Skip to Content
Technical Articles
Author's profile photo Naoto Sakai

SAP Build Process Automation – majority voting with custom variables

SAP Build Process Automation now includes the Custom Variables feature.
Custom variables are variables that can be referenced globally within a process. The absence of such variables has made workflow design tricky.
Using them allows for greater flexibility in workflow design.

In this blog, I would like to introduce a sample using it.
You will be able to solve things that have been difficult or have been solved by using Actions and Automation.

Tidbits

When you enter multiple recipients in the recipient section of the approval form, as shown below,

or three recipients in the following case, and when you enter a branch as shown below, you will get three approval forms.

The former is “If any one of the three performs the process, the process continues according to the selection of it (the request for approval to the other two disappears)”
The latter is “subsequent processing continues if all three people process the approval/rejection.”
The former works the same when recipients are grouped.
There is such a difference. You need to use them according to your requirements.

Workflow for majority voting

I hear requirements for majority voting in workflow. In the case of majority voting, we need to compare the number of approvals with the number of rejections, so we need to count the number of approvals and rejections.
Until now, SAP Build Process Automation did not have a variable that could be used anywhere, so there was a problem of how to store the counted values. The addition of the custom variable functionality will make this easier.

The first step is to set the custom variables. Custom variables can be set from the Process Details screen. This screen appears when you click on an empty area in the Process Edit screen.

This time, as follows

I set up two variables of numeric type: supporter, meaning the number of approvers, and denier, meaning the number of deniers.

These variables are just defined. First, we want to assign 0 to these variables.
This can be assigned using the Decision method described previously.

The condition that must equal in Decision, the snapshot above, is to have the value of the parameter of the input be compared to the value of the parameter of the input (i.e., the same variable), and if they match, return the number 0. This will result in an output of 0 for this Decision.

Assigning Decision output values to custom variables can be done in the Decision output settings. It is also possible to assign to multiple custom variables.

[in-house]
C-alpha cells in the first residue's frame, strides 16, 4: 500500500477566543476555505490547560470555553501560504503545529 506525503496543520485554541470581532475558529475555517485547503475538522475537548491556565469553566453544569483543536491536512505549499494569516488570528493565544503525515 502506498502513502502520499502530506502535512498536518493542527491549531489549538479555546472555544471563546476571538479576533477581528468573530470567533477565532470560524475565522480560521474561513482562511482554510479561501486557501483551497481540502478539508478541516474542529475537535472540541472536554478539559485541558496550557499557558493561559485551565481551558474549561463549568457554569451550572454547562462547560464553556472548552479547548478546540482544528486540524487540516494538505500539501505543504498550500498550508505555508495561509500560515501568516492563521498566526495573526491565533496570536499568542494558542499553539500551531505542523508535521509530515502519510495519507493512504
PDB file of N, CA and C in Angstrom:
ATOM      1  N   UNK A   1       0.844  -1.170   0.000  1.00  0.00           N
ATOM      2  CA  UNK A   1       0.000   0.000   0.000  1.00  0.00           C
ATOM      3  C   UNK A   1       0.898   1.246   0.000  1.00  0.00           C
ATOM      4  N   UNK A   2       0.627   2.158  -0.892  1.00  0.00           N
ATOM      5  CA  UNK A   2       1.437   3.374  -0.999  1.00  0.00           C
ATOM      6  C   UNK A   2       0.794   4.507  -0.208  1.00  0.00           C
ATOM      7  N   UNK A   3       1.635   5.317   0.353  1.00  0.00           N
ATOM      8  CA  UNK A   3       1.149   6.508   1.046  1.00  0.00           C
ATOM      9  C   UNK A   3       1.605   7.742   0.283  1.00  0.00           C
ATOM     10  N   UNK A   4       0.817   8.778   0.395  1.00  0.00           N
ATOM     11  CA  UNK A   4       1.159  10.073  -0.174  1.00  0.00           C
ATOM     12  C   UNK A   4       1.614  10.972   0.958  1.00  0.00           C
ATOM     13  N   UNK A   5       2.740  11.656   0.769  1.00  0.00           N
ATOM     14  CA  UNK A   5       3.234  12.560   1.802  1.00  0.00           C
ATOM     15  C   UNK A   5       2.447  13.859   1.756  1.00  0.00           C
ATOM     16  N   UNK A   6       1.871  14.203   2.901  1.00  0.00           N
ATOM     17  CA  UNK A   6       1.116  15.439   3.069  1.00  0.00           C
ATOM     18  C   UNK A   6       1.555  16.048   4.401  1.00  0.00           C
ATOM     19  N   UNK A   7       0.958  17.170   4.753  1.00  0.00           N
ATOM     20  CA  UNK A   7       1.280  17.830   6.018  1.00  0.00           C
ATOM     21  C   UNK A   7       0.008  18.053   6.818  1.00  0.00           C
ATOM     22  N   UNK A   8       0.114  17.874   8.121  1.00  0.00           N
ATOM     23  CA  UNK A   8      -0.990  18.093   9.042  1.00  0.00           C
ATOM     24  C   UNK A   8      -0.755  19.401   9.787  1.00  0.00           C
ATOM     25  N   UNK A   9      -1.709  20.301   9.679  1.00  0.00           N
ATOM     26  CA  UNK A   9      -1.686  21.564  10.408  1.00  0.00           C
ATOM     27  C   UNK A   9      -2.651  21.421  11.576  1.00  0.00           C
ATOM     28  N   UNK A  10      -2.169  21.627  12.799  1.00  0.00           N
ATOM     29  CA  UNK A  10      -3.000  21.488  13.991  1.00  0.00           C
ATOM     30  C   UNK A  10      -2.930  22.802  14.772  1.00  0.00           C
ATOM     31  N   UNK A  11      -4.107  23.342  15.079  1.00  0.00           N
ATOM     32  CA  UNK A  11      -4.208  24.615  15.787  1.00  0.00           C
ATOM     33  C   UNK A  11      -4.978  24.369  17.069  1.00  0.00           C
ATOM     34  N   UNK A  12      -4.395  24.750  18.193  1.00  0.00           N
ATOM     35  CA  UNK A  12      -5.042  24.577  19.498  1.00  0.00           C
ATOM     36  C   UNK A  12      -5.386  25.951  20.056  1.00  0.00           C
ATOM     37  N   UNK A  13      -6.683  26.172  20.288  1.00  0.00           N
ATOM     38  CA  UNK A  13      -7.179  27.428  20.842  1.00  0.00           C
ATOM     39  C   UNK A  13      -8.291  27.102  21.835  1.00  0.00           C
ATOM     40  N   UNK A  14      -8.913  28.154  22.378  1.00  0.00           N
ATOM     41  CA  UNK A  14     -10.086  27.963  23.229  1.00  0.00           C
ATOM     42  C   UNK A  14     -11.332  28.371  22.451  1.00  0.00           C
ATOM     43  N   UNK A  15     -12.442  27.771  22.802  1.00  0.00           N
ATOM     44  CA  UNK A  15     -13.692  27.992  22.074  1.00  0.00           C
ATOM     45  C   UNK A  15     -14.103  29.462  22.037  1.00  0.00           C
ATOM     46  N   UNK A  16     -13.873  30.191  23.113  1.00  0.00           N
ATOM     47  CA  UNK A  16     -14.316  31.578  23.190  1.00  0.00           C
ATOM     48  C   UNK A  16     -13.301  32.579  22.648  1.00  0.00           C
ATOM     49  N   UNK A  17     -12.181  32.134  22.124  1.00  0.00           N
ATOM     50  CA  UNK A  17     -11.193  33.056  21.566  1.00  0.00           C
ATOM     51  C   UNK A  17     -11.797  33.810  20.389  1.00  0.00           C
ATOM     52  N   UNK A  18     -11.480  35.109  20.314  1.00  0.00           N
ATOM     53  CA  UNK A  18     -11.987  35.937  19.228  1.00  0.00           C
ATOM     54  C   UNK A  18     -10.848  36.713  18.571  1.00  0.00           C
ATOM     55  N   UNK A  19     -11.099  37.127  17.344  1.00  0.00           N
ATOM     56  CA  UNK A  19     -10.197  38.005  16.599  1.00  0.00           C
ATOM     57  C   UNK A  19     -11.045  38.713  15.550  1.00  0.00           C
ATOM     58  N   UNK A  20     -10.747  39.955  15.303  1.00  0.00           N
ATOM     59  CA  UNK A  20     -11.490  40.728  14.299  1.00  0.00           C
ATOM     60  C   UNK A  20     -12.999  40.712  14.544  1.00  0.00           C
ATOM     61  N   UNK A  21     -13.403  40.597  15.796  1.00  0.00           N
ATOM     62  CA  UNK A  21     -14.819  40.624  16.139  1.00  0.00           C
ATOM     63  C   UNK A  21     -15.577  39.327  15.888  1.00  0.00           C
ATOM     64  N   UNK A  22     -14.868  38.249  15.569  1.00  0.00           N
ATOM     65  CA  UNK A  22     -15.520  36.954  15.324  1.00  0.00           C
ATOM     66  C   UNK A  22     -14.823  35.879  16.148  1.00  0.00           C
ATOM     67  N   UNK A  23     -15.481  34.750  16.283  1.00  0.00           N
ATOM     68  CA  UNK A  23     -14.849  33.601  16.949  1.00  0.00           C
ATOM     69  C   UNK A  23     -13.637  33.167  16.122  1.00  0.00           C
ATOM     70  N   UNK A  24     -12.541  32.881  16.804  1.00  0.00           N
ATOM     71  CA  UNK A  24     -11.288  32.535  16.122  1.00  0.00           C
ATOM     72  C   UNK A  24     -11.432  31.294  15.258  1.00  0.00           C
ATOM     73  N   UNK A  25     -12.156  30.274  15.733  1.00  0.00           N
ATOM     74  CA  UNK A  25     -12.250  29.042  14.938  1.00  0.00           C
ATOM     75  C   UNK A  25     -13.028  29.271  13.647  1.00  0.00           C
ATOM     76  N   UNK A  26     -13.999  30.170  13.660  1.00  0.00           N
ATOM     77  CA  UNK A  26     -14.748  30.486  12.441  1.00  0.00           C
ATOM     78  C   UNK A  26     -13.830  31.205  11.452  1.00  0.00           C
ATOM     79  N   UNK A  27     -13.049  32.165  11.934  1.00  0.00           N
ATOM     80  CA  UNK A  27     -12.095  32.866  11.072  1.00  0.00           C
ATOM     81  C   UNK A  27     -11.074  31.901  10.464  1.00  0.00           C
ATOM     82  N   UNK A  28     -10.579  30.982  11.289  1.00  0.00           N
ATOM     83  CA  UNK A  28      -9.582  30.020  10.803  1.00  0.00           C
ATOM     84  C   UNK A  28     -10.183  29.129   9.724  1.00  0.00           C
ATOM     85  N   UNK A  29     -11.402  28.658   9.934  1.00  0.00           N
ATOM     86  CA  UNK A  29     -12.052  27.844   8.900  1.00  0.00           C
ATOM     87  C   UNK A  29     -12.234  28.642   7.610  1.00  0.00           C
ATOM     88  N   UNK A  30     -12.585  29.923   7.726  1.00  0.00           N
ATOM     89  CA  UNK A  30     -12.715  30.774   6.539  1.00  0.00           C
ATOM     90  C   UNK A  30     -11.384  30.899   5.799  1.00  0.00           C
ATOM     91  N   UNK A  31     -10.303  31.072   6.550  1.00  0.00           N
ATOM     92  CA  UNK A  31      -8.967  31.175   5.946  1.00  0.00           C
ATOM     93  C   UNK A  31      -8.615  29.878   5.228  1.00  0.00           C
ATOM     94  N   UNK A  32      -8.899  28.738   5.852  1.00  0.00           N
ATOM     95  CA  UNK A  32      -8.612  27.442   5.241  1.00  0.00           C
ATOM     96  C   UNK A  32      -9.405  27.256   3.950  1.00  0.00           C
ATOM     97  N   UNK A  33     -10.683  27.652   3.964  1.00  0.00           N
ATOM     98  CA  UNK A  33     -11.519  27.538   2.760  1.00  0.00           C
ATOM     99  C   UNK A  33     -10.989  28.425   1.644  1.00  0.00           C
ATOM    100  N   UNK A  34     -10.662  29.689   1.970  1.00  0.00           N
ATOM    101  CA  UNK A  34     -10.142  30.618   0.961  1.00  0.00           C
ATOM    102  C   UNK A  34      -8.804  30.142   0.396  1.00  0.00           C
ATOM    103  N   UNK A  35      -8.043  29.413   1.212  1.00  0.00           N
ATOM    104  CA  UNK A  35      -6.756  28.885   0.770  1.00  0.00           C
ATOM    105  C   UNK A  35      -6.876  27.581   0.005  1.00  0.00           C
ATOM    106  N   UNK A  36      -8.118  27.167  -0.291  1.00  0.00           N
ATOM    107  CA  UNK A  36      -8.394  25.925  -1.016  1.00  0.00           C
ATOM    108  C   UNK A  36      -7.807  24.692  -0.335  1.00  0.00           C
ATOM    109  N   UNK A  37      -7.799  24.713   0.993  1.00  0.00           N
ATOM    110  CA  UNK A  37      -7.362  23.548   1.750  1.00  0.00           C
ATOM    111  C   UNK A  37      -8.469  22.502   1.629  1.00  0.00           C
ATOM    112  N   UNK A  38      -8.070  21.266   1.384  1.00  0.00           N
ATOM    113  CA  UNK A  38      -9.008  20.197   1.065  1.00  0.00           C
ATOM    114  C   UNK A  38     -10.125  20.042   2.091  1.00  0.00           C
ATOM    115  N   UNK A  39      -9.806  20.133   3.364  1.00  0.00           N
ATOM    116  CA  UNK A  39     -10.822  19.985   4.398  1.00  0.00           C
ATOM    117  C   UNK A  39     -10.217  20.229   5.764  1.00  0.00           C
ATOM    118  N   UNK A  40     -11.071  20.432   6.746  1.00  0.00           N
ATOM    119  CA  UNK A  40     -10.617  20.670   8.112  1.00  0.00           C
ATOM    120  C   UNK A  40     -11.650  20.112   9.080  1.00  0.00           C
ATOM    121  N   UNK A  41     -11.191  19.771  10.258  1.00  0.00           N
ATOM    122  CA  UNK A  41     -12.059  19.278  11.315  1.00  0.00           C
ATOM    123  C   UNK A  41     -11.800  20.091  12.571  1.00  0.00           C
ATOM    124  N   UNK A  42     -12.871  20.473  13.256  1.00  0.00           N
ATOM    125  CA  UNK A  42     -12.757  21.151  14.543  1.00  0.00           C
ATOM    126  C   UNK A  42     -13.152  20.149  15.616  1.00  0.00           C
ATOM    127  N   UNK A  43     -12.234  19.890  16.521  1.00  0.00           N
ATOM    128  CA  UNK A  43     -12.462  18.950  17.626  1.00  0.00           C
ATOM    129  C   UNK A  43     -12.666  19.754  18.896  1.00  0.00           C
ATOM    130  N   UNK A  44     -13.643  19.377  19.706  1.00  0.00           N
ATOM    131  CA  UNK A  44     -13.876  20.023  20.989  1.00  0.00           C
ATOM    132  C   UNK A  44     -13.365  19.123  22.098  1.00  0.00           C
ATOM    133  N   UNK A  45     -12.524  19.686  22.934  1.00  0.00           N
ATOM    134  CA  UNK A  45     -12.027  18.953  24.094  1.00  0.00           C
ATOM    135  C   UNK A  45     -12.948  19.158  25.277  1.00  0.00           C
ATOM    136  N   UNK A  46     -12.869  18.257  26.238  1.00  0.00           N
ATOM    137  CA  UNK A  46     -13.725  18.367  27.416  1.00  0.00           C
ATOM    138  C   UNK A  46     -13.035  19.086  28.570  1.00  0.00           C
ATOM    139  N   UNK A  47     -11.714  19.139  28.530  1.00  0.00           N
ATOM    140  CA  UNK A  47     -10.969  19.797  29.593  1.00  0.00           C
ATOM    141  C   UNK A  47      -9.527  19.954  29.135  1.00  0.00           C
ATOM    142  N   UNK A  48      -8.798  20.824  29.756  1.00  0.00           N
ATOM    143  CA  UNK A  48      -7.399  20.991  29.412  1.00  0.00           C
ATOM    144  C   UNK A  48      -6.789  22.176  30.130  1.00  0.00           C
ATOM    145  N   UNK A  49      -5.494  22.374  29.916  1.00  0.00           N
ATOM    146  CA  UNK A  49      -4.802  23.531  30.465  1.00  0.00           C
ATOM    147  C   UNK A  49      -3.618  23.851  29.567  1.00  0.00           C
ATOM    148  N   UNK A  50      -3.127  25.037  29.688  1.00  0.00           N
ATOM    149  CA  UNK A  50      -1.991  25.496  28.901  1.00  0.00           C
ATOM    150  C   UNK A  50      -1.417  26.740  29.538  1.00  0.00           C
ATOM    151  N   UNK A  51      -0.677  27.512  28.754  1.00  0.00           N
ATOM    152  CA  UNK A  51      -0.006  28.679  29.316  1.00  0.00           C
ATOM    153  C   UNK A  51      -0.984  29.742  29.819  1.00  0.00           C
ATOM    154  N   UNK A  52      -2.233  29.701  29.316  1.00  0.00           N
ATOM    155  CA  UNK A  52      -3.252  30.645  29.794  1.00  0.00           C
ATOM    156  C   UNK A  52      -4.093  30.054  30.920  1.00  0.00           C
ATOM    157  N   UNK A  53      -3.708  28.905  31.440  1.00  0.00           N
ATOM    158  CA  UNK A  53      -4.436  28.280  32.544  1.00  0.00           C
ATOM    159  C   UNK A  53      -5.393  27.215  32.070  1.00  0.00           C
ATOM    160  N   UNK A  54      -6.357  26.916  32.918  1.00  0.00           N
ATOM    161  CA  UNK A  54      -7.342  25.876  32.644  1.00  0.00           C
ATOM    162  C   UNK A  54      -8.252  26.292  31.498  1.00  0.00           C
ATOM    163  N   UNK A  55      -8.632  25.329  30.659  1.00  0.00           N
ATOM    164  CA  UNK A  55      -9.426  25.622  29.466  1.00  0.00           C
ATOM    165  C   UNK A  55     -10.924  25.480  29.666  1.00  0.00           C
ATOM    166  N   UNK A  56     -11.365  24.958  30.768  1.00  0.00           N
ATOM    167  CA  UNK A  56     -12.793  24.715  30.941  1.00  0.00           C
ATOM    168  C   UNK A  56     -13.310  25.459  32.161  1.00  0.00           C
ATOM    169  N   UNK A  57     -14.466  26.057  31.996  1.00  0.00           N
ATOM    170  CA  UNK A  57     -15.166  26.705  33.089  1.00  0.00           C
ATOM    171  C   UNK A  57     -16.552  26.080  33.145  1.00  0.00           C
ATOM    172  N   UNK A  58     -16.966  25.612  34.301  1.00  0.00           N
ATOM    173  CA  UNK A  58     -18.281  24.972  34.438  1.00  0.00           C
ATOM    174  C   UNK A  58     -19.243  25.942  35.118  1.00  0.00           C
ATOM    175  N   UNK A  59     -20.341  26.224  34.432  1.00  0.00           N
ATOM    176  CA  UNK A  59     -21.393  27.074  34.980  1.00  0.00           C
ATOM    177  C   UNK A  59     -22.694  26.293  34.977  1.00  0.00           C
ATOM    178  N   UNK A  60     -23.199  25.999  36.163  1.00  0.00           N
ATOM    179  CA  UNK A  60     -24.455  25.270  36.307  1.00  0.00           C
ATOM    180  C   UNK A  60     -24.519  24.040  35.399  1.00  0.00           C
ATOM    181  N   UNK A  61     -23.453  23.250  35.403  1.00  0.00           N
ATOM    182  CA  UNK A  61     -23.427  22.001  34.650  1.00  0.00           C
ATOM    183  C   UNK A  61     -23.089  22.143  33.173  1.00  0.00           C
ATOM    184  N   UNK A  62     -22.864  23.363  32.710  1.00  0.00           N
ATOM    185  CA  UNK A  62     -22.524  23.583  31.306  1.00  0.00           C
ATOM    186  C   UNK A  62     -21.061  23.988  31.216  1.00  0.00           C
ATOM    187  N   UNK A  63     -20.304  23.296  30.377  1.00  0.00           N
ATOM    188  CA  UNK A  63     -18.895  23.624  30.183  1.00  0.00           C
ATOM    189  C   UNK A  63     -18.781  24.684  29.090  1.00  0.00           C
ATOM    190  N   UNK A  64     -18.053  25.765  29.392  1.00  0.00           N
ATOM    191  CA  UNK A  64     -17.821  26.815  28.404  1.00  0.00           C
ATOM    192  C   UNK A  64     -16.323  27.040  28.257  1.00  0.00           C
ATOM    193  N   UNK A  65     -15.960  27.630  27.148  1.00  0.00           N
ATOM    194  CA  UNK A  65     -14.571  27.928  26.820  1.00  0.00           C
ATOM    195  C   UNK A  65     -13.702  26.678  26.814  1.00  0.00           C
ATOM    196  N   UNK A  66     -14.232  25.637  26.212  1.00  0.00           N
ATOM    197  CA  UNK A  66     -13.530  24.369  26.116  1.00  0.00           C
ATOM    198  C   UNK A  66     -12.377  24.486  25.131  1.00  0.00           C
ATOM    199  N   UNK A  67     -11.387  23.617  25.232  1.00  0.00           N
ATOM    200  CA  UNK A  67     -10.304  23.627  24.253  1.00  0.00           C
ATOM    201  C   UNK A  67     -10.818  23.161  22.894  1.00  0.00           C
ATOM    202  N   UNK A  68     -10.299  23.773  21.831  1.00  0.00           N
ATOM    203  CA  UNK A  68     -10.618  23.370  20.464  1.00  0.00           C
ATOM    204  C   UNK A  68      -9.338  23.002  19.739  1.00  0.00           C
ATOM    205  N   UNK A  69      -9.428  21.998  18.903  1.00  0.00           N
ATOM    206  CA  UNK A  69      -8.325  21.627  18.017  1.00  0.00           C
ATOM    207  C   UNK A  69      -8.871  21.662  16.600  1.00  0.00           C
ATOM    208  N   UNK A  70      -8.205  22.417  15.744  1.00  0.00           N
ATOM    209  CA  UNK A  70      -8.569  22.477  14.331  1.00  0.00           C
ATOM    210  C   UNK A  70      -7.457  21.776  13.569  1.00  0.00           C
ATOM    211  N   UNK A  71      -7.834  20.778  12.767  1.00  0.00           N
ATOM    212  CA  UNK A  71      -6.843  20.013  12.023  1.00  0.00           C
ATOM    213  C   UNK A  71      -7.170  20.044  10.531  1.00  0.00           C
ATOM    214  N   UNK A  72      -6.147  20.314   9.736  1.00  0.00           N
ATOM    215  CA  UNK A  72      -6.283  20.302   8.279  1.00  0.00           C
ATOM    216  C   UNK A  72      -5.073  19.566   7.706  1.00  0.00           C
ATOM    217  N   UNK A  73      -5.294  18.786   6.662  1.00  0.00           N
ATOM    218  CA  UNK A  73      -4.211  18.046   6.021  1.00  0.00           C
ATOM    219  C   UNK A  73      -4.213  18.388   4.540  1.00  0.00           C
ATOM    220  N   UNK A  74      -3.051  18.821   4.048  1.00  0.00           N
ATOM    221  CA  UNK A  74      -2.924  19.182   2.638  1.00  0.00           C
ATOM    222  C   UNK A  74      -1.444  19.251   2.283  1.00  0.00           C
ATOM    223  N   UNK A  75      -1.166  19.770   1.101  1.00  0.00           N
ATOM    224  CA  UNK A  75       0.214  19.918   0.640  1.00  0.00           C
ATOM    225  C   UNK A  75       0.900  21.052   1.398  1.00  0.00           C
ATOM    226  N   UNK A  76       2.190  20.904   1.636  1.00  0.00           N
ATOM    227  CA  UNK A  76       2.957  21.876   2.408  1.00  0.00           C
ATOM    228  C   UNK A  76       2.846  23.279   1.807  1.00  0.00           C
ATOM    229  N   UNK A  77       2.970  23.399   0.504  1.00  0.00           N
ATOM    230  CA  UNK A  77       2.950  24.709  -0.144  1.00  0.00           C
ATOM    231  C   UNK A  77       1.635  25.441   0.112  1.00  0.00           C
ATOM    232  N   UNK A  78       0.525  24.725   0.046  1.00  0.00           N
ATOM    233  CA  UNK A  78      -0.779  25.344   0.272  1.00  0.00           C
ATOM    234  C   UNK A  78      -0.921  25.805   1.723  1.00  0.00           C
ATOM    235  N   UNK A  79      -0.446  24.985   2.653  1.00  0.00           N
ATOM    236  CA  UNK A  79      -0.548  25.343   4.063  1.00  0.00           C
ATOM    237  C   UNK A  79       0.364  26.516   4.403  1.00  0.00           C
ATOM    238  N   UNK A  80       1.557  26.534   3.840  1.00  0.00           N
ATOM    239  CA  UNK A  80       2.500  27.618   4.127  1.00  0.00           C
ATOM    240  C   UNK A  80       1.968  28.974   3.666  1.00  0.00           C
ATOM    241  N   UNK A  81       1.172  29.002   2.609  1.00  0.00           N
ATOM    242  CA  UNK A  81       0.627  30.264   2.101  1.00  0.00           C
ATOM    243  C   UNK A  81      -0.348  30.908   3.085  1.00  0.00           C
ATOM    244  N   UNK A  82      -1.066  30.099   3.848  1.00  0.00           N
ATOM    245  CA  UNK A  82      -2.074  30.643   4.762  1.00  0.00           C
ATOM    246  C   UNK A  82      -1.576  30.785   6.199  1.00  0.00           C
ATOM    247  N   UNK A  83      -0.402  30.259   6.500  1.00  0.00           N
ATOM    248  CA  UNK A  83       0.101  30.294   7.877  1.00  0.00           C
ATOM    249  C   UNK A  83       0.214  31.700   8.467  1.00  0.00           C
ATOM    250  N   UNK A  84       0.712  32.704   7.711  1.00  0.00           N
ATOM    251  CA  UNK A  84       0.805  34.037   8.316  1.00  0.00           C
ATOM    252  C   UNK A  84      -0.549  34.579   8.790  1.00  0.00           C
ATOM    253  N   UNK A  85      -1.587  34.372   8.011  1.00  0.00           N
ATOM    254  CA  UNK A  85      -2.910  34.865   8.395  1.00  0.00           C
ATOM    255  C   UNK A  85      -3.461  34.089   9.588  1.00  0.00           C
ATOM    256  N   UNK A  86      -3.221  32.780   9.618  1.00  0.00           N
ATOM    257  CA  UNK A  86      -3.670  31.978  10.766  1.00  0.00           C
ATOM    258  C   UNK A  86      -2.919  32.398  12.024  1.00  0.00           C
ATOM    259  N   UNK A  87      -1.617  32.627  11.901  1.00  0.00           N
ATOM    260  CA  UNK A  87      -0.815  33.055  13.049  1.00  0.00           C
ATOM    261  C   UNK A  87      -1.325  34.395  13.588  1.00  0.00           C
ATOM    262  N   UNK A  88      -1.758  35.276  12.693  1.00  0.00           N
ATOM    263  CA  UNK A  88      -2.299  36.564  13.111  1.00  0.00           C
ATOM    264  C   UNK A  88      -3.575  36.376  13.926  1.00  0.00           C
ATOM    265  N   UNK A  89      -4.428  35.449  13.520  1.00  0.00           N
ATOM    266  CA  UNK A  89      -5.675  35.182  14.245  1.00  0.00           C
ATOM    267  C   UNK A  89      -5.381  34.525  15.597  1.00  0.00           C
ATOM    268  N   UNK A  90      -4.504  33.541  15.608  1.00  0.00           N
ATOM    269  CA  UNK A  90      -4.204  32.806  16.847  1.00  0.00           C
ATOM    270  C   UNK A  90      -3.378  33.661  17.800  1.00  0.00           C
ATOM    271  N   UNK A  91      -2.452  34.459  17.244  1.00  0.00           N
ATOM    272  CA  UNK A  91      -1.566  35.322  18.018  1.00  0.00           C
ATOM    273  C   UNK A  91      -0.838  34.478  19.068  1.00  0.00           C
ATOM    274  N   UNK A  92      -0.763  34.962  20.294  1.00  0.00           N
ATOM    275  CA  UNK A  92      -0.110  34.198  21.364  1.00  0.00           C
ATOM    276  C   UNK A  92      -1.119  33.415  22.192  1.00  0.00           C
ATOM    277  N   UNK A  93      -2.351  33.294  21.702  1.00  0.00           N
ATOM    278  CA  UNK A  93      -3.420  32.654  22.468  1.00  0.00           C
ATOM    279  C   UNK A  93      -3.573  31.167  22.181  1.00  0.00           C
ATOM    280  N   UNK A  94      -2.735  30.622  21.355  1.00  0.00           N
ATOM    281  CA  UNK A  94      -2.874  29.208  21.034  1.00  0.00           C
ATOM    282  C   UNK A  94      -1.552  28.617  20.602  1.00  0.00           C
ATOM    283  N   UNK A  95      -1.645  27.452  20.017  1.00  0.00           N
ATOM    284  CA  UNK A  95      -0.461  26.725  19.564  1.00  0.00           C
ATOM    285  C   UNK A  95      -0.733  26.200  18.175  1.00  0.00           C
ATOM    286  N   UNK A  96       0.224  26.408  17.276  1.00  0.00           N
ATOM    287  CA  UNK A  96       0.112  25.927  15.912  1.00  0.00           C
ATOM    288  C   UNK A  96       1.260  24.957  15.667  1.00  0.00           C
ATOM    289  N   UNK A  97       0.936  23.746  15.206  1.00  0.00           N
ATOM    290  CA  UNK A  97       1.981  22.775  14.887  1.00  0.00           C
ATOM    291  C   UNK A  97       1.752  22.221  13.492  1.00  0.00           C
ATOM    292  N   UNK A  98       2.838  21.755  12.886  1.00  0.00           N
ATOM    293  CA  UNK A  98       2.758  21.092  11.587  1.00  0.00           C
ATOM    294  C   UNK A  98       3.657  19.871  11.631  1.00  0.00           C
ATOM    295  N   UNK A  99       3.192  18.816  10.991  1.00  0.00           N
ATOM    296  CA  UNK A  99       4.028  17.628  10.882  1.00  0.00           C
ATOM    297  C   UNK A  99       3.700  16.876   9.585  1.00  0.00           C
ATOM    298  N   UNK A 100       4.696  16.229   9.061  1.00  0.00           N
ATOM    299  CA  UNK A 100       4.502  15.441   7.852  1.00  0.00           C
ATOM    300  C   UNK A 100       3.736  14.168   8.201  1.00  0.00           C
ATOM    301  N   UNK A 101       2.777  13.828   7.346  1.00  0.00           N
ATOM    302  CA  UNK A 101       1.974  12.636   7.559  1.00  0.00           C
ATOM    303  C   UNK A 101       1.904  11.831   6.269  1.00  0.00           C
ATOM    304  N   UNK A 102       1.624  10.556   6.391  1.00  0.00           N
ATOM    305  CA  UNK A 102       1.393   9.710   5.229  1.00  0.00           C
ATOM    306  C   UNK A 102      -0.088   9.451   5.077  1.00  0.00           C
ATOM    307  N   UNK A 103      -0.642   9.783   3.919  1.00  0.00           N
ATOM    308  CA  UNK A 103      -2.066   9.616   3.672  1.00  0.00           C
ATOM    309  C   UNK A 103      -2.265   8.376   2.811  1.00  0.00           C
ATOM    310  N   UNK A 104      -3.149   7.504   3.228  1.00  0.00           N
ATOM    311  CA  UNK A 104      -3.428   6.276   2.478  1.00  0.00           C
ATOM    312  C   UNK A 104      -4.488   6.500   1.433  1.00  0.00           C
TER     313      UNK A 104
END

Majority rule basically requires everyone to vote. Therefore, it is necessary to use the latter method introduced in the trivia section.
In this sample, the flow is divided into three parts. And we will place an approval form for each of them.

Originally, these three approval forms should be sent to separate recipients, but if you want to run it sample-wise, one person would be fine. That person will receive three approval requests.

Now, here is the point of this project. The approval form gives you an approval and a denial output. We will add logic to the form to set the custom variable Supporter to +1 if the form is approved, and to set the custom variable denier to +1 if the form is rejected. This is an application of Decision, which we have just assigned 0 to.

The custom variable Supporter or denier is set in the input, and the +1 value is set in the output.

You can see that the logic is +1 to the Supporter for approval and +1 to the denier for rejection.
This is done for the approval/rejection output of all three approval forms.

I would like to connect this to the same place as the subsequent process of approval, which is the place to connect in the case of reject. However

It is not a simple connection. Therefore, we will use one trick here.
Create an appropriate Decision. This is not used for anything in effect, so it can be anything as long as it works.
Place the created Decision next to the Approval and connect the process from the Reject to the Approval.

This will make the subsequent process in the case of a rejection the same as the approval one.
This is done for the rest of the subsequent approval forms.

The subsequent processing of all approval forms is now a single process that returns from the branch.
The next step is to compare Supporter and DINIER.

Add a condition

The conditional expression is

Thus suppoter > denier. If the majority vote is approved, then the majority vote is approved; otherwise, it is denied.
The majority vote is then used to approve or deny the request.

This completes the process.
*In the case of this majority vote flow, the trigger should originally be the API, but for the purpose of this sample, a form is used as the trigger. This form has no content.

Without custom variables, this majority voting process is surprisingly difficult because it is not possible to perform an addition process on a single variable. I used to handle this by creating a separate REST API for the process that performs the addition and the process that calls the current value, and calling it using Action. This function can also easily handle the Rework process described in the sample in the manual, which is called “application return” processing.

Please try out SAP Build Process Automation, which enables even more flexible processing.

Assigned Tags

      2 Comments
      You must be Logged on to comment or reply to a post.
      Author's profile photo Pierre COL
      Pierre COL

      Great use case and very detailed tutorial, thank you Naoto Sakai! 👏🏻

      Author's profile photo Daniel Wroblewski
      Daniel Wroblewski

      Really nice blog ... I learned a lot 😺